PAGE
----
Ms. Betty Jo Stokes, under the direction of Dr. Tom D. Dillehay, will conduct an archaeological investigation to gather data for completion of her doctoral dissertation at the University of Kentucky. She will complete an archaeological survey in the White and Rio Nuevo River valleys on the island of Jamaica to determine the historical relationship between the prehistoric Native American groups (Taino) of the island compared to those found on other islands in the Greater Antilles. Differences in the social organization of the Taino people at the end of the 15th century A.D. on these islands has been oversimplified identifying some islands, such as Jamaica, as less culturally developed than others prior to European contact. Currently, Taino groups are labeled as either part of the cultural "core" of the Taino world as on Puerto Rico island where many of the characteristics of that culture are well understood and easily recognized or as a part of the cultural "periphery" where groups are often considered less developed. Jamaica is currently considered part of the Taino periphery, but that designation has been based on very little concrete evidence, and in fact, the historical accounts written by the first Spanish explorers into this region refutes this. Using the Jamaican Taino as a test case, this project seeks to provide a systematic study in one area of the Taino world where the identification of what constitutes a "core" region and what constitutes a "periphery" is unclear in order to elucidate the key factors involved in identifying core versus periphery culture areas. This study compliments other archaeological studies that have expanded the uses of core-periphery analysis beyond modern global interactions as used for social geographical analysis to draw out relationships in the prehistoric world.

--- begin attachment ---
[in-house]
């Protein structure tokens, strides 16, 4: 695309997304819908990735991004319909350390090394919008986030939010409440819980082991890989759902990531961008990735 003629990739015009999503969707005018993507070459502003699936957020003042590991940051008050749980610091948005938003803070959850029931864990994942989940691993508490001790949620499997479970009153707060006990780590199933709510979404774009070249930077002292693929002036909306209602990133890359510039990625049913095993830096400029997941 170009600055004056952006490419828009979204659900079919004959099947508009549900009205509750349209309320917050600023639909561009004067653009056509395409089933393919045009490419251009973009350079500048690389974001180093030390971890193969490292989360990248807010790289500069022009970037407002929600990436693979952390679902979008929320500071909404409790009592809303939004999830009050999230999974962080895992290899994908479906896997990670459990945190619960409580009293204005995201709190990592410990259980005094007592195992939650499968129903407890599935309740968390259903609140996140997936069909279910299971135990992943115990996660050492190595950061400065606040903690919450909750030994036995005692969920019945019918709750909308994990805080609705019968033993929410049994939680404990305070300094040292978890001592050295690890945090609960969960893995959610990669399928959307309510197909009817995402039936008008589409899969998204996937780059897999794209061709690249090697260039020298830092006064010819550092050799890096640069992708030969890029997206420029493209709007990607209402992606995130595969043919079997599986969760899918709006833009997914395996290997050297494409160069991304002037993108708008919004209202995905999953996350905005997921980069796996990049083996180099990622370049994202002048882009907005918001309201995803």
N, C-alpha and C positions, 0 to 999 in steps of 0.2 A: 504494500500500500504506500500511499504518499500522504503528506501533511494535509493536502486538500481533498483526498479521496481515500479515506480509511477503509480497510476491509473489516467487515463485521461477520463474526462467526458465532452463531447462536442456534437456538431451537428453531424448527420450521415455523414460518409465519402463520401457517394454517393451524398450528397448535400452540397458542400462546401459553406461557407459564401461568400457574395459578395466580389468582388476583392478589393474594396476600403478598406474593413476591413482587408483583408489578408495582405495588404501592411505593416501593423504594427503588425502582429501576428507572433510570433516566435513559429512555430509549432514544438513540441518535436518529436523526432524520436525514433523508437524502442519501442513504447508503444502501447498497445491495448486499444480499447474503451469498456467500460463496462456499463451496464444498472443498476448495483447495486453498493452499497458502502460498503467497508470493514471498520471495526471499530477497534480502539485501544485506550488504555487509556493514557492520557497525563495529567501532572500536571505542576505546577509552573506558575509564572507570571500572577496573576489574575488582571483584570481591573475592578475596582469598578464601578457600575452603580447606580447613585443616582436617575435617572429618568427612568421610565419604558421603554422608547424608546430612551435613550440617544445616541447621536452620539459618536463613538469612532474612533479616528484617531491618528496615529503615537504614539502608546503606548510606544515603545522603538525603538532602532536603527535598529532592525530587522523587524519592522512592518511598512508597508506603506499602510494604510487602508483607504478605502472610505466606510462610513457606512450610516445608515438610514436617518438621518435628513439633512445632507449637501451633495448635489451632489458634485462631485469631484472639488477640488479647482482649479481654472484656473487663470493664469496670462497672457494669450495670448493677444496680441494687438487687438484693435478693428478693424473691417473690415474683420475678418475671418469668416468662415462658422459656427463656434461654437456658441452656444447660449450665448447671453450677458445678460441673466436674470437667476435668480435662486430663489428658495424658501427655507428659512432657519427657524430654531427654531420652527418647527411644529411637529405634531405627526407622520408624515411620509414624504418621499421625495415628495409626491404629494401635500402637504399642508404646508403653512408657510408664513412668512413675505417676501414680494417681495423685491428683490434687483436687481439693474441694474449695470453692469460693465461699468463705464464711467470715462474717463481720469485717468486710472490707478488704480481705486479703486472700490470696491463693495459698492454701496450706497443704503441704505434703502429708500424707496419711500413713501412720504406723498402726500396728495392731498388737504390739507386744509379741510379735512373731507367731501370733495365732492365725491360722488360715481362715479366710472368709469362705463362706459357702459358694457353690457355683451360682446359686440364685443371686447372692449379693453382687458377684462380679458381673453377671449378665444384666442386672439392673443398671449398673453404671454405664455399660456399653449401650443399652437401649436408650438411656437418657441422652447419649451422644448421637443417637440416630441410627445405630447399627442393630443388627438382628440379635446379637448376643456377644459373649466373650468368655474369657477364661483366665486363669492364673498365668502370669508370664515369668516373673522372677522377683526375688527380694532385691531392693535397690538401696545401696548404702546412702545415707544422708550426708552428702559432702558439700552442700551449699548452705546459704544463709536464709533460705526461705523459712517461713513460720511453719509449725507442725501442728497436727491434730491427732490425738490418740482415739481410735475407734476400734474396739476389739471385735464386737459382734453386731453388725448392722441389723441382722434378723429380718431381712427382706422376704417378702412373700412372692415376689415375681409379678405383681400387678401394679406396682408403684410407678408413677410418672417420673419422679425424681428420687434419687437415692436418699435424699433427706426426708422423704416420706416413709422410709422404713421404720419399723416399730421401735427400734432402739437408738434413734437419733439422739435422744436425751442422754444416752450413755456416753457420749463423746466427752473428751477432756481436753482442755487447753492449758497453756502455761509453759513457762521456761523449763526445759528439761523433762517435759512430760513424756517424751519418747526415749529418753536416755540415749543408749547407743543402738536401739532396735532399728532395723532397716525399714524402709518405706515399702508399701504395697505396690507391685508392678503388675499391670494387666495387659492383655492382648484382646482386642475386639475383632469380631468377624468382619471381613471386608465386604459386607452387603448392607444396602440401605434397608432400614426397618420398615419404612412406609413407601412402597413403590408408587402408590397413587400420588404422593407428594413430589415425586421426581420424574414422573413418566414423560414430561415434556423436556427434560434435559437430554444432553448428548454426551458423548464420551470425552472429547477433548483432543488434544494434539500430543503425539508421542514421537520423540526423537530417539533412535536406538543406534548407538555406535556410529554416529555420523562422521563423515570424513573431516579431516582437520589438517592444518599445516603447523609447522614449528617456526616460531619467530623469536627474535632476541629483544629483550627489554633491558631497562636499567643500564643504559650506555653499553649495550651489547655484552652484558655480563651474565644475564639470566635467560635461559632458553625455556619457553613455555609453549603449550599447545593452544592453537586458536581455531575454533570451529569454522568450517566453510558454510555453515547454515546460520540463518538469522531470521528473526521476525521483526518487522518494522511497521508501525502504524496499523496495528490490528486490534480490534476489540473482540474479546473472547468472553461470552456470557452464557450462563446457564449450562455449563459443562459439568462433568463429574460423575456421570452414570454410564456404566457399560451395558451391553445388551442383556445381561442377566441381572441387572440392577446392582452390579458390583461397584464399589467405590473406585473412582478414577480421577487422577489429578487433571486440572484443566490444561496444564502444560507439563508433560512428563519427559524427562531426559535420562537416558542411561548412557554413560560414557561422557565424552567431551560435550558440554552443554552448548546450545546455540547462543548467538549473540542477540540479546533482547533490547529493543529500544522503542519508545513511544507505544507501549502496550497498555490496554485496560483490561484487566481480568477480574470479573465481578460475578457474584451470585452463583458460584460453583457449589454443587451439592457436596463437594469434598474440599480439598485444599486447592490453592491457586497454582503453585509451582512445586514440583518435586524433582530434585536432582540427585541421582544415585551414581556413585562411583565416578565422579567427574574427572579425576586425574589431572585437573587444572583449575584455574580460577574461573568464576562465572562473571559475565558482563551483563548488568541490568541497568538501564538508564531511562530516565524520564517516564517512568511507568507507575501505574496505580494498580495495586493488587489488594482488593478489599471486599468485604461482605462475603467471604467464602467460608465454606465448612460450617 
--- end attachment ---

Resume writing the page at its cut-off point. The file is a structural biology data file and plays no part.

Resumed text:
By collecting data through an archaeological survey, various aspects of Jamaican Taino political, religious, and economic life can be identified and combined with existing historical information to directly address the nature of the social organization of Jamaican Taino. This project will clarify the culture history and cultural identity of the indigenous peoples once inhabiting this area. Additionally, it will give an indication how tribal chiefdom societies are maintained and developed, highlight how island landscapes can be used as productive cultural features, and provide a case example for comparison to other tribal chiefdoms around the world.
This research is also important because it will help shed new light on the historical social context in which Europeans, and consequently African peoples, encountered the New World. The culture of the Taino was abruptly abbreviated by the introduction of European people into the Caribbean. However, remnants of this culture can still be found in modern Jamaican traditions and identity. This project seeks to recognize and embrace these components by providing an understanding of how Jamaican Taino fits into the broader social context of the pre-contact Caribbean and, thereby, a more accurate and complete picture of Jamaican history. It will also contribute to training a promising young scientist.